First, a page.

Overdose Deaths Involving Opioids, Cocaine, and Psychostimulants — United States, 2015–2016

Puja Seth, PhD; Lawrence Scholl, PhD; Rose A. Rudd, MSPH; Sarah Bacon, PhD

Disclosures

Morbidity and Mortality Weekly Report. 2018;67(12):349-358. 

In This Article

Abstract and Introduction

Introduction

During 1999–2015, 568,699 persons died from drug overdoses in the United States.* Drug overdose deaths in the United States increased 11.4% from 2014 to 2015 resulting in 52,404 deaths in 2015, including 33,091 (63.1%) that involved an opioid. The largest rate increases from 2014 to 2015 occurred among deaths involving synthetic opioids other than methadone (synthetic opioids) (72.2%).[1] Because of demographic and geographic variations in overdose deaths involving different drugs,[2,3] CDC examined age-adjusted death rates for overdoses involving all opioids, opioid subcategories (i.e., prescription opioids, heroin, and synthetic opioids),§ cocaine, and psychostimulants with abuse potential (psychostimulants) by demographics, urbanization levels, and in 31 states and the District of Columbia (DC). There were 63,632 drug overdose deaths in 2016; 42,249 (66.4%) involved an opioid. From 2015 to 2016, deaths increased across all drug categories examined. The largest overall rate increases occurred among deaths involving cocaine (52.4%) and synthetic opioids (100%), likely driven by illicitly manufactured fentanyl (IMF).[2,3] Increases were observed across demographics, urbanization levels, and states and DC. The opioid overdose epidemic in the United States continues to worsen. A multifaceted approach, with faster and more comprehensive surveillance, is needed to track emerging threats to prevent and respond to the overdose epidemic through naloxone availability, safe prescribing practices, harm-reduction services, linkage into treatment, and more collaboration between public health and public safety agencies.

Drug overdose deaths were identified in the National Vital Statistics System multiple cause-of-death mortality files,** using the International Classification of Diseases, Tenth Revision (ICD-10), based on ICD-10 underlying cause-of-death codes X40–44 (unintentional), X60–64 (suicide), X85 (homicide), or Y10–Y14 (undetermined intent). Among deaths with drug overdose as the underlying cause, the type of drug or drug category is indicated by the following ICD-10 multiple cause-of-death codes: opioids (T40.0, T40.1, T40.2, T40.3, T40.4, or T40.6)††; natural/semisynthetic opioids (T40.2); methadone (T40.3); heroin (T40.1); synthetic opioids other than methadone (T40.4); cocaine (T40.5); and psychostimulants with abuse potential (T43.6). Some deaths involved more than one type of drug; these deaths were included in the rates for each drug category. Therefore, categories are not mutually exclusive.§§

Age-adjusted overdose death rates¶¶ were examined for 2015 and 2016 for all opioids, opioid subcategories (prescription opioids [i.e., natural/semisynthetic opioids and methadone],[4] heroin, and synthetic opioids), cocaine, and psychostimulants in the United States and by age, sex, racial/ethnic group, urbanization level,*** and state. State-level analyses included 31 states and DC that met the following criteria: 1) ≥80% of drug overdose death certificates named at least one specific drug in 2015 and 2016; 2) change from 2015 to 2016 in the percentage of death certificates reporting at least one specific drug was <10 percentage points†††; and 3) ≥20 deaths occurred during 2015 and 2016 in at least two drug categories examined. These inclusion criteria were selected to ensure accurate examination of death rates and increases. Relative change in age-adjusted rates and absolute change were calculated. Significance was assessed using z-tests when the number of deaths was ≥100 (p<0.05) and nonoverlapping confidence intervals based on a gamma distribution when the number of deaths was <100.§§§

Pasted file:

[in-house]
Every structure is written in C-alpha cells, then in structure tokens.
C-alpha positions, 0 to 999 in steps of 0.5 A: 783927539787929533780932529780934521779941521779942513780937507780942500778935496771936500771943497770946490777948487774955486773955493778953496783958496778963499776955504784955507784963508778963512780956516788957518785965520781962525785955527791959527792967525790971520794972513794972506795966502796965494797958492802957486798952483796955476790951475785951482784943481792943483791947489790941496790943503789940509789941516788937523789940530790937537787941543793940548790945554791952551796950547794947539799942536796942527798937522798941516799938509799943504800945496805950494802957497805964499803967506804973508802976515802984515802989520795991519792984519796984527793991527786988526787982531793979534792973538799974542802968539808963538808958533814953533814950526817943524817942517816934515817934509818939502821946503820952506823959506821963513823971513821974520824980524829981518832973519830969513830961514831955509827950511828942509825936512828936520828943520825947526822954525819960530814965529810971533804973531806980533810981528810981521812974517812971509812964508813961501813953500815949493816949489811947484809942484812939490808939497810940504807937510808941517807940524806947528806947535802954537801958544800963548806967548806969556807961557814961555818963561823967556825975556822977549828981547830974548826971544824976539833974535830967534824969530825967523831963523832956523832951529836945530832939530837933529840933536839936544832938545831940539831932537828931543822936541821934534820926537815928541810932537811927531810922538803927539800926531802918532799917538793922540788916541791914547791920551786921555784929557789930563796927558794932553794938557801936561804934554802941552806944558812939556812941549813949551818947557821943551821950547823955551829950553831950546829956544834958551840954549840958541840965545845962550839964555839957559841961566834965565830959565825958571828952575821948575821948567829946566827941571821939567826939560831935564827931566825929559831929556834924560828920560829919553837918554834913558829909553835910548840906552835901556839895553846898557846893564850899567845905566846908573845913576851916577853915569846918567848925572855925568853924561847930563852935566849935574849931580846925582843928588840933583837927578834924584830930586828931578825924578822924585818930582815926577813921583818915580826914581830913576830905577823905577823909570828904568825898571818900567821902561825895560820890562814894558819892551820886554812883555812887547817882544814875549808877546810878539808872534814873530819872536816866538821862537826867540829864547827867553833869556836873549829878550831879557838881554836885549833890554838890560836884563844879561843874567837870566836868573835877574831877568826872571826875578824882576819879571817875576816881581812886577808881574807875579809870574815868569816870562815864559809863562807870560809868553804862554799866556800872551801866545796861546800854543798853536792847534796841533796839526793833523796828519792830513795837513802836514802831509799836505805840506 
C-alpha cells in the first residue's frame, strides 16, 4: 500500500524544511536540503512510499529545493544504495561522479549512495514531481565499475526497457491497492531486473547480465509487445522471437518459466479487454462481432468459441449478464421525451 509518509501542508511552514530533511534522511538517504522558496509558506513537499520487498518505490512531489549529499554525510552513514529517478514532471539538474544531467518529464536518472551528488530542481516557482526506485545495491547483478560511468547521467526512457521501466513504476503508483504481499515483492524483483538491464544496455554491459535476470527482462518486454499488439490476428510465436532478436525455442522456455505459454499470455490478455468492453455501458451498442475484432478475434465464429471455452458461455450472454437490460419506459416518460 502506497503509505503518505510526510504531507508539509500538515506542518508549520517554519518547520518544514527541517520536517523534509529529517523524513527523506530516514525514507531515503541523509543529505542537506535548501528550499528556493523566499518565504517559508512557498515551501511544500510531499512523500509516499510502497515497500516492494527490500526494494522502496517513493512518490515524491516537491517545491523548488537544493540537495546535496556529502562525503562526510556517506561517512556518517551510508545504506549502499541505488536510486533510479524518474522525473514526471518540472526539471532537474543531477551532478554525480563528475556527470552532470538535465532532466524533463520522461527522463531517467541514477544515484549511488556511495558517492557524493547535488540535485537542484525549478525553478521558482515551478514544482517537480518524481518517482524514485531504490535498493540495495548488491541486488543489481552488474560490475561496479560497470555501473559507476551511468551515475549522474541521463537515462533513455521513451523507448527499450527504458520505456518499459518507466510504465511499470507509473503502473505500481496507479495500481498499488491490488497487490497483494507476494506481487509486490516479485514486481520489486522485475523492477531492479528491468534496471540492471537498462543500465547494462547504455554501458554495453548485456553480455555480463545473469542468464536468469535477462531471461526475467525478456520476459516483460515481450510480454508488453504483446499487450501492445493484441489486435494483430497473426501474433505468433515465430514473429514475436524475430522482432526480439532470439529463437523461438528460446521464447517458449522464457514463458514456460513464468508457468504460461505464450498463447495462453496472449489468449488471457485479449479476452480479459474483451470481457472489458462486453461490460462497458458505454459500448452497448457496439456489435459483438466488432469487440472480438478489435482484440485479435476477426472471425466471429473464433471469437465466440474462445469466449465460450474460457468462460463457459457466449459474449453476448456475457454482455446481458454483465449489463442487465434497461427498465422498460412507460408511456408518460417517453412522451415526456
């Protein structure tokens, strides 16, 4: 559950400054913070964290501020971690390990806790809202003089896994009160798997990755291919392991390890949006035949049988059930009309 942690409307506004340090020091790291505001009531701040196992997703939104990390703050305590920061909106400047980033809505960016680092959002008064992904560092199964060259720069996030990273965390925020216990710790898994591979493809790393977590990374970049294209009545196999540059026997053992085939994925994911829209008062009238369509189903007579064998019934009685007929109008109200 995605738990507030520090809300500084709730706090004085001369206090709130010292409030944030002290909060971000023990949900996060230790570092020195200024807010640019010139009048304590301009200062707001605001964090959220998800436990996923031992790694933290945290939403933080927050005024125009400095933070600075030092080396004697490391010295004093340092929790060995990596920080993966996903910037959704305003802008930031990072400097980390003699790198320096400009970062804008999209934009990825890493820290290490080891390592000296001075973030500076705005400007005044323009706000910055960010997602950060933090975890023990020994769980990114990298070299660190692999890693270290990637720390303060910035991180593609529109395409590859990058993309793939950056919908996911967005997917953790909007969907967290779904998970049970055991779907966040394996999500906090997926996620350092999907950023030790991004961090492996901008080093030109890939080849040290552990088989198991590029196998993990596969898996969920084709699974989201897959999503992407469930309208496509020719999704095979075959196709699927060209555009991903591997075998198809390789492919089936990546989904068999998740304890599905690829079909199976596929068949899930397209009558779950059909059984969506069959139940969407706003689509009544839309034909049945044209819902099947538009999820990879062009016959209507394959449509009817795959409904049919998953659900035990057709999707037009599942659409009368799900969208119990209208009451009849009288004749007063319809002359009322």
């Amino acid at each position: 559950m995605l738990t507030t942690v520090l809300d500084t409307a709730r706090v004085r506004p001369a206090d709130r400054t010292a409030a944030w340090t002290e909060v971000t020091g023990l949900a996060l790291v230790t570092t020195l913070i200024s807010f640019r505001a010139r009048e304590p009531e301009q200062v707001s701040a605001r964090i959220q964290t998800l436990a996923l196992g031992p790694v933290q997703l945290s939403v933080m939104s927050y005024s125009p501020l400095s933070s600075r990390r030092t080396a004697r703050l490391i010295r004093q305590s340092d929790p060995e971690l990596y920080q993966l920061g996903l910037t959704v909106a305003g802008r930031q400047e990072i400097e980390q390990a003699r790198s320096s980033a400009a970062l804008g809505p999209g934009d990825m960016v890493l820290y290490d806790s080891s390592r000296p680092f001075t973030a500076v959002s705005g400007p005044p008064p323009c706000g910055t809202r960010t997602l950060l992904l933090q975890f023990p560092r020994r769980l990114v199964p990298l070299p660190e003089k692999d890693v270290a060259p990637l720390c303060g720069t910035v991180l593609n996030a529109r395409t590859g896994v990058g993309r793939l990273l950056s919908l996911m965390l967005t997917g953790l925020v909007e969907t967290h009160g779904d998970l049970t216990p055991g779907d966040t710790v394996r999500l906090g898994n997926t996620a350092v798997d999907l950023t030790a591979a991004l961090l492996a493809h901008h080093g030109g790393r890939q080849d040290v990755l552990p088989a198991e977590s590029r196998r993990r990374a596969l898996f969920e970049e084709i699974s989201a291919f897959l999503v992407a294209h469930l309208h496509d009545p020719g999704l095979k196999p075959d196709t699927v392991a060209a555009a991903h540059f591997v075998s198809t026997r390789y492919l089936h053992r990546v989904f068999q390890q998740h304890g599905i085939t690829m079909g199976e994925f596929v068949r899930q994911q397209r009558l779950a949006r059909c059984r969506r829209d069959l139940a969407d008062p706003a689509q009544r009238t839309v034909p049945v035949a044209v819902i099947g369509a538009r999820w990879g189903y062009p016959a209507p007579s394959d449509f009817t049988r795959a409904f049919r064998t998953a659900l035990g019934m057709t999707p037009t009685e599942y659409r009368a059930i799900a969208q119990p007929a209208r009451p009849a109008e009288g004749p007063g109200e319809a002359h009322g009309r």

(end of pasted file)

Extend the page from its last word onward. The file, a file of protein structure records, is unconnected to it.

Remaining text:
In the United States, 63,632 drug overdose deaths occurred in 2016; the age-adjusted rate of overdose deaths increased significantly (21.5%) from 16.3 in 2015 to 19.8 in 2016. Opioids were involved in 42,249 (66.4%) drug overdose deaths (13.3 per 100,000 population) in 2016, representing a 27.9% rate increase from 2015 (Table 1). These increases primarily were driven by deaths involving synthetic opioids, for which the rate doubled from 2015 to 2016 (Table 2). Rates of overdose deaths involving prescription opioids and heroin increased by 10.6% and 19.5%, respectively (Table 1) (Table 2), and rates of overdose deaths involving cocaine and psychostimulants increased by 52.4% and 33.3%, respectively (Table 3).

From 2015 to 2016, opioid-involved deaths increased in males and females and among persons aged ≥15 years, whites, blacks, Hispanics, and Asian/Pacific Islanders. The largest relative rate change occurred among blacks (56.1%) (Table 1). The largest absolute rate increases of opioid-involved deaths and deaths involving synthetic opioids occurred among males aged 25–44 years and persons aged 25–34 years. However, deaths involving synthetic opioids increased in every subgroup examined (Table 2). Rates involving prescription opioids, heroin, cocaine, and psychostimulants increased for both sexes, whites, blacks, and most age groups (Table 1) (Table 2) (Table 3). Counties in large central and fringe metro areas experienced the largest absolute increases in deaths involving prescription and synthetic opioids, heroin, and cocaine; micropolitan areas experienced the largest increase in rates involving psychostimulants (Table 1) (Table 2) (Table 3).